“You’re going to get sent down to the D-League and then brought back up and sent down to the D-League and if in a couple years you develop, then they’re happy about that. I just feel like with this draft in particular, if you look at the top 15 picks are all either freshmen or freshmen-age imports from other countries. This is not a draft that you want to come in and think that you’re going to be a high pick. It’s an aberration at this many freshmen.”
Wagner averaged 12.1 points, 4.2 rebounds and a steal in 23.9 minutes this past season. He also shot 56 percent from the field — tops among Michigan’s starting lineup — and 39.5 percent from 3-point range, but led the Wolverines by a wide margin with 102 personal fouls and played 247 fewer minutes than Wilson.
In the postseason, Wagner had a couple standout moments, pouring in 14 first-half points against Minnesota in the Big Ten tournament semifinals and 26 points against Louisville in the second round of the NCAA Tournament. But in Michigan’s five other postseason games, Wagner never cracked double digits and averaged 6.2 points.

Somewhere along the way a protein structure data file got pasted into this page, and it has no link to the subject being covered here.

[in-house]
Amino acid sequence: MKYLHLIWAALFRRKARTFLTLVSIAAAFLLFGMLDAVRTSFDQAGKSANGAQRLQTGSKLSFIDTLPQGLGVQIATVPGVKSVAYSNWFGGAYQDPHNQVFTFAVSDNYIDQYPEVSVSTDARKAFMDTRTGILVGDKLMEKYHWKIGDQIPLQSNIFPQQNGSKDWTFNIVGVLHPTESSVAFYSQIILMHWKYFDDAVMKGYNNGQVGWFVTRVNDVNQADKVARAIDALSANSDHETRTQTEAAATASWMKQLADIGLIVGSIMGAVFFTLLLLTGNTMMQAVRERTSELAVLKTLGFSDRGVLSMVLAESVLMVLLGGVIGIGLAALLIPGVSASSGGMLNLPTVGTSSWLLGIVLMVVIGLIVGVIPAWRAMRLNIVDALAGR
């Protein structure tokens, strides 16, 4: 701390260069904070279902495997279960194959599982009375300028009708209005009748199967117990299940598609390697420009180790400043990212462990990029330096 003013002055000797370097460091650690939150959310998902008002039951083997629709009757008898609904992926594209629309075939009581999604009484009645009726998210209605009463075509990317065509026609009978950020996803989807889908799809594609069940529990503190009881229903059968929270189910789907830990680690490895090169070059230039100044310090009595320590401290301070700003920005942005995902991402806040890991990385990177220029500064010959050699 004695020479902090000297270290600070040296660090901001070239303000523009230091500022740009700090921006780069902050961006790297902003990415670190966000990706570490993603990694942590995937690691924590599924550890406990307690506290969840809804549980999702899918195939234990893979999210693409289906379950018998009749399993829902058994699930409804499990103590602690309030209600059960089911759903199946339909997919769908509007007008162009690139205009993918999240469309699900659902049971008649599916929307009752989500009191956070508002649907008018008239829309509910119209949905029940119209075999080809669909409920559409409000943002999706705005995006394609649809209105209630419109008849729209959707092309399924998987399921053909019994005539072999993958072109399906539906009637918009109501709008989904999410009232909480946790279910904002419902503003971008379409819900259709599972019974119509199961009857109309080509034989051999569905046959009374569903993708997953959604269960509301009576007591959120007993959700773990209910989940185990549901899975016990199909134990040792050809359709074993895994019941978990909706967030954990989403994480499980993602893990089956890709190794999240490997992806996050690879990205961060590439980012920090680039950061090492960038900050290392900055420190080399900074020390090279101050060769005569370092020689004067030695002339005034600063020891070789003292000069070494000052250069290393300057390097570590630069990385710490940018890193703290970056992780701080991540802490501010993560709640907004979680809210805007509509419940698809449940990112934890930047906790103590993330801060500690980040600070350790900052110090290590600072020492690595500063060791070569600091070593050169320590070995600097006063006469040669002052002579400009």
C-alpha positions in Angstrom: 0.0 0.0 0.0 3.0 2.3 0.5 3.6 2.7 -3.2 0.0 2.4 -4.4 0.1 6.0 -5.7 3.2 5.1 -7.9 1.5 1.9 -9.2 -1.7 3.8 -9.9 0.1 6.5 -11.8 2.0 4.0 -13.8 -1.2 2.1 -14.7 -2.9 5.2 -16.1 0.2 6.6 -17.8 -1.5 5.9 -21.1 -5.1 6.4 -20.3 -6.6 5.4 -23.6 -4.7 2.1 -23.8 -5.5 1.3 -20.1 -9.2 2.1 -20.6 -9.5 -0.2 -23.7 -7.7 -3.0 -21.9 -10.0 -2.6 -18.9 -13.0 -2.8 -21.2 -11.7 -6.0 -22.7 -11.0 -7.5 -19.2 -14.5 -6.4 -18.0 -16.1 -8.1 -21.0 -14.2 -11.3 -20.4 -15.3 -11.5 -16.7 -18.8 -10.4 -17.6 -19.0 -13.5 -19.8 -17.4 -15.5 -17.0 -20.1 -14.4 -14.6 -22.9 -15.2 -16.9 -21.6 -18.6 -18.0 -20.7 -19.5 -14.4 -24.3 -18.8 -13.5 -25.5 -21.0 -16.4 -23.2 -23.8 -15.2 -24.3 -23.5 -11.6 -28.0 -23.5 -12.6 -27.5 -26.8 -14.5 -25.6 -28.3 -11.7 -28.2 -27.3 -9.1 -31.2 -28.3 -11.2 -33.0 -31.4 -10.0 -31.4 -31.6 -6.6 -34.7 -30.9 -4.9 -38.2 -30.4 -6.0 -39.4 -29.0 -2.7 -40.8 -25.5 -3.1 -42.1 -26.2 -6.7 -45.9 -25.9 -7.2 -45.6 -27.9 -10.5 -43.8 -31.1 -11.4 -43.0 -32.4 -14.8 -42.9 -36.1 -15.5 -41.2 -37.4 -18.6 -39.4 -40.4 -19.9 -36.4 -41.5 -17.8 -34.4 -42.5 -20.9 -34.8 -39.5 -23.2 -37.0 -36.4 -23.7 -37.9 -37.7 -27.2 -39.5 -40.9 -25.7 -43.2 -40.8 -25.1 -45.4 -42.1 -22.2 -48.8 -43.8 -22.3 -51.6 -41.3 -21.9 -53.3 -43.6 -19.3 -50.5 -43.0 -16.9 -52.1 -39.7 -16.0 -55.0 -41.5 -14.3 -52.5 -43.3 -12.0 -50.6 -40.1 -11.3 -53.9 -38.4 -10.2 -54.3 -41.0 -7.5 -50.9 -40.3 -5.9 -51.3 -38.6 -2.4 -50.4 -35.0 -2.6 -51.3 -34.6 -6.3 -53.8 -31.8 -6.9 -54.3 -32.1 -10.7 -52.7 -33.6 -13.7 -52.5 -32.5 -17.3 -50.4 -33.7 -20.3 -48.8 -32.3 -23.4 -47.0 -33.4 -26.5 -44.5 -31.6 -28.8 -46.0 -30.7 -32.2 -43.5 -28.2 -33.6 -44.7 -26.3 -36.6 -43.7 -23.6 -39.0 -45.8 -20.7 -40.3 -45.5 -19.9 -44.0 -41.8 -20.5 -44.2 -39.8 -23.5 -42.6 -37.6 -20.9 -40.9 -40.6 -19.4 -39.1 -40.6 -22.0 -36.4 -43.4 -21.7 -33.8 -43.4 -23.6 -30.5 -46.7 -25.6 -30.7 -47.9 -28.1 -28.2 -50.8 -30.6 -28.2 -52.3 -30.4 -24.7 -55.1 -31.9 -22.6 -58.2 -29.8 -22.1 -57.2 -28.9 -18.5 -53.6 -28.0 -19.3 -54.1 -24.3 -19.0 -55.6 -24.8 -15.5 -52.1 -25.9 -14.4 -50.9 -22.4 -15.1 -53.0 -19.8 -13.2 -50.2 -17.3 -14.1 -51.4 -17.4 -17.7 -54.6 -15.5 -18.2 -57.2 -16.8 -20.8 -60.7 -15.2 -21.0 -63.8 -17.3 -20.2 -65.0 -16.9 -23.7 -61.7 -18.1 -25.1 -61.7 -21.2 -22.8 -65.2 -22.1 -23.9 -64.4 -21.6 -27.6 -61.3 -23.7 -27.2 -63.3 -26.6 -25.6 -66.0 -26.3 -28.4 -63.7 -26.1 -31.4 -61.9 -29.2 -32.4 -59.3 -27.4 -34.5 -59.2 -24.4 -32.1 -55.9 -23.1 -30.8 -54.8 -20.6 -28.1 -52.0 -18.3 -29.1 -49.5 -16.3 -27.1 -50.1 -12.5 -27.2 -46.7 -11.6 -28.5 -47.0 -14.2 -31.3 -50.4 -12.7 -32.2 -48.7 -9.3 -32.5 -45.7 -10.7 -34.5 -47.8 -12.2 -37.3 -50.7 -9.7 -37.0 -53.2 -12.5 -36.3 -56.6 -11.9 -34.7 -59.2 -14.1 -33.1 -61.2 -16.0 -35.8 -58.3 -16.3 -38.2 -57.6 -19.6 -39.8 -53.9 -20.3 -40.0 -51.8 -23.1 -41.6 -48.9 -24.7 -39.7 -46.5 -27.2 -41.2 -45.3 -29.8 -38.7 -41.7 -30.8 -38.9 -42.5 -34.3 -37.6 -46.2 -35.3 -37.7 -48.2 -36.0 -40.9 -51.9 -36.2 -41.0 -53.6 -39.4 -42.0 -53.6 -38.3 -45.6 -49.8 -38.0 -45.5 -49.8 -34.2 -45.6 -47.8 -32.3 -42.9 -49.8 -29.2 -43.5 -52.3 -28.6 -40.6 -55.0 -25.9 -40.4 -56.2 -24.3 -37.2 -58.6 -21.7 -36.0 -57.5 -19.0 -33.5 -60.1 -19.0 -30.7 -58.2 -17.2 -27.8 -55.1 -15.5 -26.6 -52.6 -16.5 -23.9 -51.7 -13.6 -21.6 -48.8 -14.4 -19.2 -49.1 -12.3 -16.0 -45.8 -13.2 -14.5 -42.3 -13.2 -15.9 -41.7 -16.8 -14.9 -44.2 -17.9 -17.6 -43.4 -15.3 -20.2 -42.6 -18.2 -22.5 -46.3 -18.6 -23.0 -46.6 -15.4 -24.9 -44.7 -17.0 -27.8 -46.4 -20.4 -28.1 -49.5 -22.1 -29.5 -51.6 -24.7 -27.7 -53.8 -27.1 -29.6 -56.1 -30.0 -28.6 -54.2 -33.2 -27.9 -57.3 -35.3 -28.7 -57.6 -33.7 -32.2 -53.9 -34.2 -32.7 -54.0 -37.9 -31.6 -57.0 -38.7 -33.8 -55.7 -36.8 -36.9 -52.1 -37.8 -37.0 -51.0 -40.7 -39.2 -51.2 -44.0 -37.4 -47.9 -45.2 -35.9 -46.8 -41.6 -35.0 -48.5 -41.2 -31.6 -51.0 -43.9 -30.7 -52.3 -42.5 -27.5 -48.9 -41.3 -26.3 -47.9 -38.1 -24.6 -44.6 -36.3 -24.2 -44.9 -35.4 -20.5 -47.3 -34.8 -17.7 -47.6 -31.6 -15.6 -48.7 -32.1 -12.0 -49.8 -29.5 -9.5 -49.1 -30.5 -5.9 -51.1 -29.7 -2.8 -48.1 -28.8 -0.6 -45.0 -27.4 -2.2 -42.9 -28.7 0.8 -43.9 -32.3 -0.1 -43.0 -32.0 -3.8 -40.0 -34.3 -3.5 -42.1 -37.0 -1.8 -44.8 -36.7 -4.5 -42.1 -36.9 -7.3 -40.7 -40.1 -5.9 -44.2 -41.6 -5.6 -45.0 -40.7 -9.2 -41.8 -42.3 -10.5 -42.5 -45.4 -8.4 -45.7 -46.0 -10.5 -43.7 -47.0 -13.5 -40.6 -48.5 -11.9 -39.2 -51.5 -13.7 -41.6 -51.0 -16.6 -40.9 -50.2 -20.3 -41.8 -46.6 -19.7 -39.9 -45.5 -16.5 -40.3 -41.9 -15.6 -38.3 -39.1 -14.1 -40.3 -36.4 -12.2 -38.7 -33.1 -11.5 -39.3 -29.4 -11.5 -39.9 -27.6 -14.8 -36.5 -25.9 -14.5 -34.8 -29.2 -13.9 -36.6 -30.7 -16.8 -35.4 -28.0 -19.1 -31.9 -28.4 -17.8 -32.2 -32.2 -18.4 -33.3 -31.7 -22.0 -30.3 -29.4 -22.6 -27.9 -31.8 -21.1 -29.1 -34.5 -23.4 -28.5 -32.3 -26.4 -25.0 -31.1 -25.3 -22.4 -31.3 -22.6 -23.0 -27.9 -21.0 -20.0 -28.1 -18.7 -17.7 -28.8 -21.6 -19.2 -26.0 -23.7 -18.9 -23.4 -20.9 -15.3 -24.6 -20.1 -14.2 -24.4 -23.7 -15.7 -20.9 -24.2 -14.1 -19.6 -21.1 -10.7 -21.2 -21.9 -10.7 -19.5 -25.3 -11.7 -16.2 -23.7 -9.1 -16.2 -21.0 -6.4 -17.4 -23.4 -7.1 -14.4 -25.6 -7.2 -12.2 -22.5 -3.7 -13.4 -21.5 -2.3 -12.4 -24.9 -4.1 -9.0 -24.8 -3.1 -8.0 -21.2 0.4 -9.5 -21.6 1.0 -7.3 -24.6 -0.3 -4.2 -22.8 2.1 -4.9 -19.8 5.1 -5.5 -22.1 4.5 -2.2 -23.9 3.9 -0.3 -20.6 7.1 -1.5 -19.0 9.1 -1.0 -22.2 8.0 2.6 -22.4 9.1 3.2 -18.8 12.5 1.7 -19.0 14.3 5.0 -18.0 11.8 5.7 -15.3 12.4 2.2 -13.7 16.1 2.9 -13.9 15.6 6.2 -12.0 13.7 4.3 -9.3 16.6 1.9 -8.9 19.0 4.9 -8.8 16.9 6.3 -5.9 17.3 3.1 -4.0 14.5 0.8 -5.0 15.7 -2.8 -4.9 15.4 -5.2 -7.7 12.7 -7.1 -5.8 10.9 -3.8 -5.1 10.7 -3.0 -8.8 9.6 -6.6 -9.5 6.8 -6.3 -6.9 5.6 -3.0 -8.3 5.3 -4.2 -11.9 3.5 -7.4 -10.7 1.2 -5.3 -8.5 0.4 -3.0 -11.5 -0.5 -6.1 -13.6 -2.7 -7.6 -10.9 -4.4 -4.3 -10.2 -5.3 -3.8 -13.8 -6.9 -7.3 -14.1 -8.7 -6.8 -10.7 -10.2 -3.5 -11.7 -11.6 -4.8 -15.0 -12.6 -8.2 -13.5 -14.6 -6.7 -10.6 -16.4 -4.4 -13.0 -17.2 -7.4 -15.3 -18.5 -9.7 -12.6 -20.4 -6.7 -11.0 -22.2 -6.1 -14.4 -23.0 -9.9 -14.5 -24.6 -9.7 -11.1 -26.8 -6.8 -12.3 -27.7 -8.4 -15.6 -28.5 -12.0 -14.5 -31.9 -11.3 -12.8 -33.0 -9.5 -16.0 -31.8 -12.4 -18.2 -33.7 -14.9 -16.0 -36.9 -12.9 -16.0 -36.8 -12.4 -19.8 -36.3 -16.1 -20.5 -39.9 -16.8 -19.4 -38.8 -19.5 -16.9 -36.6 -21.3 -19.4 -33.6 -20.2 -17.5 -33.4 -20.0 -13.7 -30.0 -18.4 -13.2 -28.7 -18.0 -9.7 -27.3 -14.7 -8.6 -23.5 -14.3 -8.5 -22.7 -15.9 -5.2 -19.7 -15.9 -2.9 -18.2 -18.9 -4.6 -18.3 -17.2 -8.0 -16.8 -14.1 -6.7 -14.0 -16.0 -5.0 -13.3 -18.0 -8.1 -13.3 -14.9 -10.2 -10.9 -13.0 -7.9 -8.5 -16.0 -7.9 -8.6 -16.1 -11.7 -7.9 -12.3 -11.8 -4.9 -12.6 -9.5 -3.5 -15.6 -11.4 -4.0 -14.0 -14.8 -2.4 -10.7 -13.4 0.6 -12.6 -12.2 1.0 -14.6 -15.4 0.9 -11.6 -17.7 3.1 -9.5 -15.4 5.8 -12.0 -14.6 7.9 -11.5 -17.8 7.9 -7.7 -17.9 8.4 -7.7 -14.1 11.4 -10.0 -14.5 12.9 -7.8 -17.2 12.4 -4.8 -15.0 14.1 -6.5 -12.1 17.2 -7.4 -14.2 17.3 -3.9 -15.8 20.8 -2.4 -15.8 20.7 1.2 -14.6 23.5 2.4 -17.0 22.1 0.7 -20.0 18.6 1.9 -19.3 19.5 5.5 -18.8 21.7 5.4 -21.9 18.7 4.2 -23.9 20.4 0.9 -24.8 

“(Wagner) is not as athletic (as Wilson) but I think he has the potential to have more size. I could see him as more of a center but he’s got to add strength,” McCormick said. “He has a high skill set, very smart player. He has an emotional component to his game that makes him really appealing but if you’re inconsistent at the college level, what happens when you play 100 games including exhibitions and playoffs? It’s a whole different story and that added strength and maturity would really help him a great deal.”
According to a Western Conference NBA scout, Wagner has shown he’s comfortable facing up at his size but was really bothered by Oregon’s athleticism in the Sweet 16 matchup. The scout added while Wagner projects to play the four or five, he isn’t physical enough at this point to play a five in the NBA.
“(The five) is his best position going into it based on what I’ve seen and there’s no question that he should be coming back and continue to improve his consistency and improve his strength so that he can continue to battle with those guys that he’s going to have to play against,” the scout said. “I didn’t see the ability to play against some of the new-school fours in the NBA.